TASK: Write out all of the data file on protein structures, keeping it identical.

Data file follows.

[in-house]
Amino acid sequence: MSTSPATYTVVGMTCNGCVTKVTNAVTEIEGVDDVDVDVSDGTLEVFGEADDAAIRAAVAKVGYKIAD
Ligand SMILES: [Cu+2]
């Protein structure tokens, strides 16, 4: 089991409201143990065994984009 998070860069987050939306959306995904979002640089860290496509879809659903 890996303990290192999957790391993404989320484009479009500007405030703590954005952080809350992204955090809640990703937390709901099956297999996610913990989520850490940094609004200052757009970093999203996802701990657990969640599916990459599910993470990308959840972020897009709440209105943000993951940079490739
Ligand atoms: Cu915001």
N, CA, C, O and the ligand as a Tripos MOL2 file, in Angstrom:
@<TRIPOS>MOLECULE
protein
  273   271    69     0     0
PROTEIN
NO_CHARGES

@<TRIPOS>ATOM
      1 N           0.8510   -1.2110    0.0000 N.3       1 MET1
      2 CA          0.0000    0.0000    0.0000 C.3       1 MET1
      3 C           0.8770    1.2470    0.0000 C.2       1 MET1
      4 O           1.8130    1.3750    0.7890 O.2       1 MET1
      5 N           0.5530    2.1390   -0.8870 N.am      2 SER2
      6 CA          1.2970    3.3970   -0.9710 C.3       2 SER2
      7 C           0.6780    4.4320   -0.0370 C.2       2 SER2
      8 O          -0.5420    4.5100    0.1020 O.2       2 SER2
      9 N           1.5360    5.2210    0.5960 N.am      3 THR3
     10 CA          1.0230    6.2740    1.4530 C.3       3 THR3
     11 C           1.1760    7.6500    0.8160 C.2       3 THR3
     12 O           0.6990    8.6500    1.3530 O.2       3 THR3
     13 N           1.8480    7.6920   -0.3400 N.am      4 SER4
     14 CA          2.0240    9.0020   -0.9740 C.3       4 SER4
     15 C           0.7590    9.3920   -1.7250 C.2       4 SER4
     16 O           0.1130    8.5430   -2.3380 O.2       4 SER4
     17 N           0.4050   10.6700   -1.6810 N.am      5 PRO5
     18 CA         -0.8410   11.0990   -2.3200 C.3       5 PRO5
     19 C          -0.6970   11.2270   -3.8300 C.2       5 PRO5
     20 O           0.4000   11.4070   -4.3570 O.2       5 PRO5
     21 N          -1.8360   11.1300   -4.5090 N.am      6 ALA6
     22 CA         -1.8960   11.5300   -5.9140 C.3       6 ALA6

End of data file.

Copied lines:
[in-house]
Amino acid sequence: MSTSPATYTVVGMTCNGCVTKVTNAVTEIEGVDDVDVDVSDGTLEVFGEADDAAIRAAVAKVGYKIAD
Ligand SMILES: [Cu+2]
């Protein structure tokens, strides 16, 4: 089991409201143990065994984009 998070860069987050939306959306995904979002640089860290496509879809659903 890996303990290192999957790391993404989320484009479009500007405030703590954005952080809350992204955090809640990703937390709901099956297999996610913990989520850490940094609004200052757009970093999203996802701990657990969640599916990459599910993470990308959840972020897009709440209105943000993951940079490739
Ligand atoms: Cu915001």
N, CA, C, O and the ligand as a Tripos MOL2 file, in Angstrom:
@<TRIPOS>MOLECULE
protein
  273   271    69     0     0
PROTEIN
NO_CHARGES

@<TRIPOS>ATOM
      1 N           0.8510   -1.2110    0.0000 N.3       1 MET1
      2 CA          0.0000    0.0000    0.0000 C.3       1 MET1
      3 C           0.8770    1.2470    0.0000 C.2       1 MET1
      4 O           1.8130    1.3750    0.7890 O.2       1 MET1
      5 N           0.5530    2.1390   -0.8870 N.am      2 SER2
      6 CA          1.2970    3.3970   -0.9710 C.3       2 SER2
      7 C           0.6780    4.4320   -0.0370 C.2       2 SER2
      8 O          -0.5420    4.5100    0.1020 O.2       2 SER2
      9 N           1.5360    5.2210    0.5960 N.am      3 THR3
     10 CA          1.0230    6.2740    1.4530 C.3       3 THR3
     11 C           1.1760    7.6500    0.8160 C.2       3 THR3
     12 O           0.6990    8.6500    1.3530 O.2       3 THR3
     13 N           1.8480    7.6920   -0.3400 N.am      4 SER4
     14 CA          2.0240    9.0020   -0.9740 C.3       4 SER4
     15 C           0.7590    9.3920   -1.7250 C.2       4 SER4
     16 O           0.1130    8.5430   -2.3380 O.2       4 SER4
     17 N           0.4050   10.6700   -1.6810 N.am      5 PRO5
     18 CA         -0.8410   11.0990   -2.3200 C.3       5 PRO5
     19 C          -0.6970   11.2270   -3.8300 C.2       5 PRO5
     20 O           0.4000   11.4070   -4.3570 O.2       5 PRO5
     21 N          -1.8360   11.1300   -4.5090 N.am      6 ALA6
     22 CA         -1.8960   11.5300   -5.9140 C.3       6 ALA6